The UN human rights chief has expressed his concern over the "frequent demonisation of migrants", and exhorted leaders to step up to counter the "growing bigotry" about them, which is often suffused with racism and religious hatred and stirred up for political gain.
UN High Commissioner for Human Rights Zeid Ra'ad Al Hussein said this during the enhanced interactive dialogue on the human rights of migrants at the 29th session of the UN Human Rights Council (UNHRC) yesterday and also urged European nations to accept more refugees.
"Every European knows that racial and religious prejudice is combustible," he said, adding he was "shocked and shamed by the frequent demonisation of migrants."
"I also oppose in the strongest possible terms the notion that migrants are a burden. On the contrary, as workers, consumers and tax-payers, they contribute to the economic growth of all societies, as many studies have demonstrated.
"It demonstrates conclusively that militarised deterrence and enforcement policies will fail. If no other option is available, then - just as many Europeans have done, in similar circumstances, in the past - people will brave terrible peril to seek safety for themselves and their children," Hussein said.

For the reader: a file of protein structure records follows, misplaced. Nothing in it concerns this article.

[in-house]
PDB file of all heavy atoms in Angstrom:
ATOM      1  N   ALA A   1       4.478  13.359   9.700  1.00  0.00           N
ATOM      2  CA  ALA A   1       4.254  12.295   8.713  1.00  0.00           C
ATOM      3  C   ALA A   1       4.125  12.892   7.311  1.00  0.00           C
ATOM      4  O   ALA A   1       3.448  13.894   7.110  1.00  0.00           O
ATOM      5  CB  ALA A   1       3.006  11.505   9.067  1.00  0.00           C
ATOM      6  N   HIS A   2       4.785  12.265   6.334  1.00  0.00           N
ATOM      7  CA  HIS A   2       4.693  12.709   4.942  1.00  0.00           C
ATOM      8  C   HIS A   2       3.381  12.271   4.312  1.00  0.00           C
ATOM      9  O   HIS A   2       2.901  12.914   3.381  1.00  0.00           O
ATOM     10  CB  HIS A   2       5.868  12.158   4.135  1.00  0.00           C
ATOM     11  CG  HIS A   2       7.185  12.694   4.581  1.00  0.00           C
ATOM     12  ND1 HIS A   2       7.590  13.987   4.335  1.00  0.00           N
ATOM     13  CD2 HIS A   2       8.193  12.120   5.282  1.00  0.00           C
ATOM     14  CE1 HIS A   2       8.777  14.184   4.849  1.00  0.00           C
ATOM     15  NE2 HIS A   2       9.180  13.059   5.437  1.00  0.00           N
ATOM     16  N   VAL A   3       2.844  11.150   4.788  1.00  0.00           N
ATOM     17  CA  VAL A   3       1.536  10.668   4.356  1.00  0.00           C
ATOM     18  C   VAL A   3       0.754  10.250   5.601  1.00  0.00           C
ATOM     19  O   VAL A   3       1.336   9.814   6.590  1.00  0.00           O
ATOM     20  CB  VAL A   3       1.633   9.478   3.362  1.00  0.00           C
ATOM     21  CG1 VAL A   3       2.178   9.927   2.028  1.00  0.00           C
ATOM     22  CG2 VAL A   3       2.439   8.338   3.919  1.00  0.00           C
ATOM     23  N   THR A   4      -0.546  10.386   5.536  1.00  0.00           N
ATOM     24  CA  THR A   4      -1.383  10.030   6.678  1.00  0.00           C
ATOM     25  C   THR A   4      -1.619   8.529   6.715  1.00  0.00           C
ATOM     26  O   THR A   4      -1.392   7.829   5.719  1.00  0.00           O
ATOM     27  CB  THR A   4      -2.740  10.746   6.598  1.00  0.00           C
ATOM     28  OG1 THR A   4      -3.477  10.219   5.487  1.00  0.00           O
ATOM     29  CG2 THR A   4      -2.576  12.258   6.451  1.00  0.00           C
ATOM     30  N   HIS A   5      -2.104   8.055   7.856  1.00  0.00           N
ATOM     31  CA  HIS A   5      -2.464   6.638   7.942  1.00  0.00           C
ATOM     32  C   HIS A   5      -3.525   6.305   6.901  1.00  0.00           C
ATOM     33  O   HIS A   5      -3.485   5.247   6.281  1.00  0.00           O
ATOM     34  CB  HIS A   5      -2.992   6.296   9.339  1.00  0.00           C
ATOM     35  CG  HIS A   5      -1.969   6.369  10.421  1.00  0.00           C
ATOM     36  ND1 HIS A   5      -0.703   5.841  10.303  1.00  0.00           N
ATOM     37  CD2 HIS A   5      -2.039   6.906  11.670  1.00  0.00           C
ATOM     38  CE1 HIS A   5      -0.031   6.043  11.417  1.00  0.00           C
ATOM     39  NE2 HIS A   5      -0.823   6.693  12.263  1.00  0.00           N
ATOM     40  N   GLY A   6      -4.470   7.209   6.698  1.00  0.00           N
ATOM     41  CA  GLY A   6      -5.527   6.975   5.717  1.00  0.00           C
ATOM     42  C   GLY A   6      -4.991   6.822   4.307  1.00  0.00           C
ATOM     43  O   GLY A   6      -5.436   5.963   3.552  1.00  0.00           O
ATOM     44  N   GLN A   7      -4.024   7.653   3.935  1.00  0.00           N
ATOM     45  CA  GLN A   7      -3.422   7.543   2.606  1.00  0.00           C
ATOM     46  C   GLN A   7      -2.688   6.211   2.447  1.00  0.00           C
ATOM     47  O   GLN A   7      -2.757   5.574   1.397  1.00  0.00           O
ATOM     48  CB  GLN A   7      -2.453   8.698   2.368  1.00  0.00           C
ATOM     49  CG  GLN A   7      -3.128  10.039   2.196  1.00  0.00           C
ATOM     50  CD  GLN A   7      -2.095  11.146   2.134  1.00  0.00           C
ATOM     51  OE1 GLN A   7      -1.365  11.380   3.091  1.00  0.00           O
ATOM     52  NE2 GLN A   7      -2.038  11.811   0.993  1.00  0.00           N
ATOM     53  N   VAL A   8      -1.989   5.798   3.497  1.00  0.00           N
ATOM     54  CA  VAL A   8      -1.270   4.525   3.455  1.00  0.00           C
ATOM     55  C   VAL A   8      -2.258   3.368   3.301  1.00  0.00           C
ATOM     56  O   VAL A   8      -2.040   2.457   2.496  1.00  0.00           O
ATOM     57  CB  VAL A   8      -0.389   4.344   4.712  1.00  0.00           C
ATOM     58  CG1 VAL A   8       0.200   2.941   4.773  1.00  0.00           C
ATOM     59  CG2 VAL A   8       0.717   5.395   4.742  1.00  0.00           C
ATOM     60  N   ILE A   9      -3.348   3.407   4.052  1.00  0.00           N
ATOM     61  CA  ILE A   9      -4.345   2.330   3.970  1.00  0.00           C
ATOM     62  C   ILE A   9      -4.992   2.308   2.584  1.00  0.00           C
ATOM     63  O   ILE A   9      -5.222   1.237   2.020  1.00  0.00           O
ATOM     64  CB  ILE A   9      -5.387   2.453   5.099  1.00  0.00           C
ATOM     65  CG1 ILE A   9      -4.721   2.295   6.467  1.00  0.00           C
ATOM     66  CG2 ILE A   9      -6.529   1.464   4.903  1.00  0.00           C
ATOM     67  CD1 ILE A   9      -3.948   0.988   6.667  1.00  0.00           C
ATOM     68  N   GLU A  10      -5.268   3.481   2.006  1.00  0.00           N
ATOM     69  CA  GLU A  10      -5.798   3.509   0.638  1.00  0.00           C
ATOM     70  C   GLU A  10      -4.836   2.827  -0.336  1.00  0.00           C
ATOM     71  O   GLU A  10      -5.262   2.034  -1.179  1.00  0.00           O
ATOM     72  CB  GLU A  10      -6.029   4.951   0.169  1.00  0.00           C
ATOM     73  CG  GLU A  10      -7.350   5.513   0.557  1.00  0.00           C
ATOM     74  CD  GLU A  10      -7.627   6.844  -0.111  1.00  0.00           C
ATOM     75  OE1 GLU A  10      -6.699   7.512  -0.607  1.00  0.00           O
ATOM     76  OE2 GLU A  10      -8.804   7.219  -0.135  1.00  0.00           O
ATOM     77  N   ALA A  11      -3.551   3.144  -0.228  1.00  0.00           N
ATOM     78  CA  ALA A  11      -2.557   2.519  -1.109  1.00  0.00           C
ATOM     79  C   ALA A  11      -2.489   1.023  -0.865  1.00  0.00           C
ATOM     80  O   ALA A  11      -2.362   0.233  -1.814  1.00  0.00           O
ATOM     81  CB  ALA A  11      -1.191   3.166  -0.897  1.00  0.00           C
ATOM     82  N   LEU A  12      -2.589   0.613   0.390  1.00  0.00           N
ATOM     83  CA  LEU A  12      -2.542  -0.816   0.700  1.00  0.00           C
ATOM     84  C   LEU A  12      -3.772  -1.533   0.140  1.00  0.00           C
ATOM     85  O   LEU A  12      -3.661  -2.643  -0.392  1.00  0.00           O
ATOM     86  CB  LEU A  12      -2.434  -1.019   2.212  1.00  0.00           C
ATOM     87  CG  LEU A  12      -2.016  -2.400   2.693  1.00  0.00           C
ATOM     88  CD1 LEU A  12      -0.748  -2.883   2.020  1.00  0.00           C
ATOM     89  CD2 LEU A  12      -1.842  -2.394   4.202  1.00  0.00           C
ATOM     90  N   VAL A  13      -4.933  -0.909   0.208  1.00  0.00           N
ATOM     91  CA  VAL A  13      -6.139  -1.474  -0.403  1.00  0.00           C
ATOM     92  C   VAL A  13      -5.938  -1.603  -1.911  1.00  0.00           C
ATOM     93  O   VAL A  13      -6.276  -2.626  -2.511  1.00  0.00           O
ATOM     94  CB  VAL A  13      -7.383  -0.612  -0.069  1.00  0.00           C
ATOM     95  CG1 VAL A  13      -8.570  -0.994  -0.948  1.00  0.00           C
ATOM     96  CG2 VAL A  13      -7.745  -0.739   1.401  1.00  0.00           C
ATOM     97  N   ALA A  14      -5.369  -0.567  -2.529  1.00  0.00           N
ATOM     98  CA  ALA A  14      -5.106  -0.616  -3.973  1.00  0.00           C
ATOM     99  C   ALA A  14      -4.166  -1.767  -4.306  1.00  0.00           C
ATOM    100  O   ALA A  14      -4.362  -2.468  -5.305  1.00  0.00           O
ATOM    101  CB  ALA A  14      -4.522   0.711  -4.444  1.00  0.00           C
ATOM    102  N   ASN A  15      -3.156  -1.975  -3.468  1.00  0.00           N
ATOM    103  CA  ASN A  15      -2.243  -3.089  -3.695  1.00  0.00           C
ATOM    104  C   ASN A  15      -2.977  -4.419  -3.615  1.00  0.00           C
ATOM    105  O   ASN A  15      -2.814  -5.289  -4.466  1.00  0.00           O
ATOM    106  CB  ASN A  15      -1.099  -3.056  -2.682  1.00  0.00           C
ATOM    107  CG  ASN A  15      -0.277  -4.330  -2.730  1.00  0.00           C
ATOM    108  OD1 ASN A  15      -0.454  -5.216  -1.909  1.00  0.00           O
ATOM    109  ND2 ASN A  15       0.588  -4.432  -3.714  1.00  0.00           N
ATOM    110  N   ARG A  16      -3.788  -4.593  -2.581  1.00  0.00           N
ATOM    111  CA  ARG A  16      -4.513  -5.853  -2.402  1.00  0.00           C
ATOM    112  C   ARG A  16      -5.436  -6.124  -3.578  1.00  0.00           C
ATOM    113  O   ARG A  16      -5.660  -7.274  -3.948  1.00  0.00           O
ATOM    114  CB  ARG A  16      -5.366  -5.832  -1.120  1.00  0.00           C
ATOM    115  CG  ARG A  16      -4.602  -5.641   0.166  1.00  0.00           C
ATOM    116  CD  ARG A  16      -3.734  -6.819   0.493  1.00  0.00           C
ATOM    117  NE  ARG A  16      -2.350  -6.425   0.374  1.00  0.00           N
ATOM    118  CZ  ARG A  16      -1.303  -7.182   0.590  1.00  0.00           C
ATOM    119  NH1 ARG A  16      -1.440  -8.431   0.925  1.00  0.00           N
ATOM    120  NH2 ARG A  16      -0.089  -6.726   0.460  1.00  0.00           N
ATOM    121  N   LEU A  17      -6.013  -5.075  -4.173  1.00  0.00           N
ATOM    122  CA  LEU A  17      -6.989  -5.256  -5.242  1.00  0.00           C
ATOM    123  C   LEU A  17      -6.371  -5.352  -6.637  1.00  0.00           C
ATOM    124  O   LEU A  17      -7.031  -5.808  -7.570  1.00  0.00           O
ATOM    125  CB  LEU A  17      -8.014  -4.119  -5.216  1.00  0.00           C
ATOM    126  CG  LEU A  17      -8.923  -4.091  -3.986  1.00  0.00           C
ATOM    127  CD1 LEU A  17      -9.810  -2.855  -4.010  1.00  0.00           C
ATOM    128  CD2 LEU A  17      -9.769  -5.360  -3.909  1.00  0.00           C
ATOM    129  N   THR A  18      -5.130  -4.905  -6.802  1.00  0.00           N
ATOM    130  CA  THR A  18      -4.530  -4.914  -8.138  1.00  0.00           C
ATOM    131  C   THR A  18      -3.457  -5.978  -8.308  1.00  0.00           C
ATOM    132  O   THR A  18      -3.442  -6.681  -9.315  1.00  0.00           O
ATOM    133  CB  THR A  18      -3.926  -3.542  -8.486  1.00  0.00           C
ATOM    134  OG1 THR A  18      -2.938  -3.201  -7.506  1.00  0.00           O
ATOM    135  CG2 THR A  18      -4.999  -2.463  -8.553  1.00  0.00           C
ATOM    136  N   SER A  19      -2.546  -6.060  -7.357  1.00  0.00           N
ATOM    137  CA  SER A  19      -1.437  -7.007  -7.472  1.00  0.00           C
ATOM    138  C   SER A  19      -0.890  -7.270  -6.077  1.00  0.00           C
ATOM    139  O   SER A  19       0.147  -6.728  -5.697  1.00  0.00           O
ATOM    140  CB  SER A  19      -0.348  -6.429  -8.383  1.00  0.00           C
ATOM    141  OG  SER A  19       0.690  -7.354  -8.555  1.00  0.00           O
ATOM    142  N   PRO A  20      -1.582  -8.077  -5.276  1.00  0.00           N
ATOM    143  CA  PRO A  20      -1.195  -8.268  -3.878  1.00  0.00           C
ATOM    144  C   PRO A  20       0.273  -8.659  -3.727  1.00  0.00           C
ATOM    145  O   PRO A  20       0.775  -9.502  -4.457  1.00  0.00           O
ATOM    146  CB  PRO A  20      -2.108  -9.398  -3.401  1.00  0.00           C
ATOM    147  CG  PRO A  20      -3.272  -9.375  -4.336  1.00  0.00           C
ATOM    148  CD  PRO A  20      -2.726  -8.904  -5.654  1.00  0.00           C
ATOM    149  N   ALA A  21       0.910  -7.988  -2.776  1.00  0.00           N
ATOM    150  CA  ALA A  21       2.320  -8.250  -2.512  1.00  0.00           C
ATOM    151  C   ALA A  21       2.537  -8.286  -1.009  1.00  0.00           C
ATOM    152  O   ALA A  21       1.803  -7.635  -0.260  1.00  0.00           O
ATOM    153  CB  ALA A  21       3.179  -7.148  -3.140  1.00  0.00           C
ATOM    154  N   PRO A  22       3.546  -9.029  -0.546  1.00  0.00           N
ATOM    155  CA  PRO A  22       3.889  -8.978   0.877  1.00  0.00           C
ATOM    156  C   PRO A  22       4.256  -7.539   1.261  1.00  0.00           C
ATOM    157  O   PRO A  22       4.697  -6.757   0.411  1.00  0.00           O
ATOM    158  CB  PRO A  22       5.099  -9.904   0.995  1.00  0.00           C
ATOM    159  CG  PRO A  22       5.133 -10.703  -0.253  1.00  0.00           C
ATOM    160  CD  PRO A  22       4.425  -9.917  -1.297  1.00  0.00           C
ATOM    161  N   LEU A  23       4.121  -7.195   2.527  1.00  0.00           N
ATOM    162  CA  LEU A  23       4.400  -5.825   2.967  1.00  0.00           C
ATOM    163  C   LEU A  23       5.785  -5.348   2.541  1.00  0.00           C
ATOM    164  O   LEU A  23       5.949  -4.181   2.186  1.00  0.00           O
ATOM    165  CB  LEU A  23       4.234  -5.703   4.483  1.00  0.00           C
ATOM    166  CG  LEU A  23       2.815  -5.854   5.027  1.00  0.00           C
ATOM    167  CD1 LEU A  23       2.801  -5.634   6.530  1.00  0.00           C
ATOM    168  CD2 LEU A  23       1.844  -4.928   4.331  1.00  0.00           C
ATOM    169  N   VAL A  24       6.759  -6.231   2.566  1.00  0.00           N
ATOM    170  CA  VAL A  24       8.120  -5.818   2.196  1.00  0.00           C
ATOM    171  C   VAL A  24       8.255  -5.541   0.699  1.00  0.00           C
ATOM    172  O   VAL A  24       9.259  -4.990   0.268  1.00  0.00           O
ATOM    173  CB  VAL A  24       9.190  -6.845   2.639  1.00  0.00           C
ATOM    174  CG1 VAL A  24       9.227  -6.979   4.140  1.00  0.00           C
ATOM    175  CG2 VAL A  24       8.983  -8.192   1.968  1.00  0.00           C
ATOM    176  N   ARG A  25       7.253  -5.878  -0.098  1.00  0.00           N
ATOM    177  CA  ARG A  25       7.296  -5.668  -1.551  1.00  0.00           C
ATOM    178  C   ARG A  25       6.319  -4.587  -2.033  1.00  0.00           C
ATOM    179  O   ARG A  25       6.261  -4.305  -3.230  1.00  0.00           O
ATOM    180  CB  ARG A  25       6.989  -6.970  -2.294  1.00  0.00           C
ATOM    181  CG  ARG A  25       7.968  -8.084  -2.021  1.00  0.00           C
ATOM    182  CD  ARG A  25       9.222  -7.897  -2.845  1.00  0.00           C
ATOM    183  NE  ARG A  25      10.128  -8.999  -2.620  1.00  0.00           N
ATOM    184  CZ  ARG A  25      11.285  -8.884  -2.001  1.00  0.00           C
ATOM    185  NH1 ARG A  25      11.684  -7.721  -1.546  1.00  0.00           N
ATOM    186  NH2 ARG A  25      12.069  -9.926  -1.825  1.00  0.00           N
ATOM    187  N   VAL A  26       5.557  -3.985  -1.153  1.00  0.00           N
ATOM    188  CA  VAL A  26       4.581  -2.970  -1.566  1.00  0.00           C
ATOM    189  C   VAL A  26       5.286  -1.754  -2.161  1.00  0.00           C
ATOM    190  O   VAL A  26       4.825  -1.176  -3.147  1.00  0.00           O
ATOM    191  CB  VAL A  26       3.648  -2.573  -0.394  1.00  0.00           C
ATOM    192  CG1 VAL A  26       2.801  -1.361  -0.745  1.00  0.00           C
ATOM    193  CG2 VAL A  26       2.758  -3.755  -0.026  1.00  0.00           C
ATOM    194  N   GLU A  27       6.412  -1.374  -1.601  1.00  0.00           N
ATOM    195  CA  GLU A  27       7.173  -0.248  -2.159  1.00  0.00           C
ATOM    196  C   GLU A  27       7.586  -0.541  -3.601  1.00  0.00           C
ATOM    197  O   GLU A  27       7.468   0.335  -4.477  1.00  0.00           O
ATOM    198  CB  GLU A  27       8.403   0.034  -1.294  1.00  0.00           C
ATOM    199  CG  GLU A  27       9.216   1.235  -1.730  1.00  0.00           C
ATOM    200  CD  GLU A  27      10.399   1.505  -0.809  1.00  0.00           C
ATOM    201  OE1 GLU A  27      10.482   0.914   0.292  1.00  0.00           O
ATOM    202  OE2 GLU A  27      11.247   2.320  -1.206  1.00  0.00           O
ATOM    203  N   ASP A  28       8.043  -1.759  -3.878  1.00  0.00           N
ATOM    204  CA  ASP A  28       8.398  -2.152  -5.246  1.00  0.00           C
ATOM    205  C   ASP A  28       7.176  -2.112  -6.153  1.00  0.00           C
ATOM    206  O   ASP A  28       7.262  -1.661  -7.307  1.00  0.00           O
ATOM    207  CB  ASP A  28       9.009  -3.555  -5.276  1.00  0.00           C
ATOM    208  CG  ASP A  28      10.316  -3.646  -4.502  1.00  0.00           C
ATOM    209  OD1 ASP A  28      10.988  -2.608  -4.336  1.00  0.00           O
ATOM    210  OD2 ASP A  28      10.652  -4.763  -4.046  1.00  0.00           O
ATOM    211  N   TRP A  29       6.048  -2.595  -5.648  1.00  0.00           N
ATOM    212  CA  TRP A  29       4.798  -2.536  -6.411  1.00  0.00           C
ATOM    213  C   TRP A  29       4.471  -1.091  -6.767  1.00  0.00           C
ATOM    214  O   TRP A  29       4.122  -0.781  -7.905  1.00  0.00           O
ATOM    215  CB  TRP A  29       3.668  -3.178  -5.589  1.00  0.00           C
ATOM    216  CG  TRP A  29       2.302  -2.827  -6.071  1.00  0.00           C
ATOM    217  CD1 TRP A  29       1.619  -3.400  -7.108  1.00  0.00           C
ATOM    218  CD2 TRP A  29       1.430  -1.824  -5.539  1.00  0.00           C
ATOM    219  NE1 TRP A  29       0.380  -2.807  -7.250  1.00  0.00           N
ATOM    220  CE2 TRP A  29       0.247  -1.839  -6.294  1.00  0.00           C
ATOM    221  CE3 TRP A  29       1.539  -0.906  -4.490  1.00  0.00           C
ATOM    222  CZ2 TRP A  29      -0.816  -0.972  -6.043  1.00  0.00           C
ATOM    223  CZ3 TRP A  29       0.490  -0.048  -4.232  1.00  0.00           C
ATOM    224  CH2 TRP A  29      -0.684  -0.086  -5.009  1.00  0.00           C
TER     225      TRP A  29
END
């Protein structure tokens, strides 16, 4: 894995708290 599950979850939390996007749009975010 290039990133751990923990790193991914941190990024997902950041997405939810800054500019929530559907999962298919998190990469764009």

The UN rights chief also urged "leaders to step up to counter the growing bigotry about migrants, which is often suffused with racism and religious hatred and stirred up for political gain."
Special Rapporteur on the human rights for migrants Francois Crepeau at the session proposed to the European Union to choose "mobility over closure" in its migration policy and said sealing borders does not work.
"I am proposing to the EU to choose mobility over closure in its migration policy...For asylum seekers, Europe needs to let them go to where they think they have the best chances to find protection and integrate," Crepeau said.
India's Permanent Representative to the United Nations Office in Geneva Ajit Kumar, during the interactive dialogue said, "There is a strong need to combat growing xenophobia, rising nationalist, populist politics and terror attacks in many parts of the world, including in the developed countries."
"The primary focus on security concerns heavily colours border management policies devised by countries," he added.
Thailand, one of the destination countries for migrants from Myanmar and Bangladesh undertaking perilous journeys across Bay of Bengal, said, it had an experience of hosting more than one million refugees in the last four decades. However, no single country can solve this problem.
The EU, another destination country for a stream of migrants crossing the Mediterranean Sea, said, "A common asylum policy is being implemented and a framework for a common immigration policy is being developed at EU level.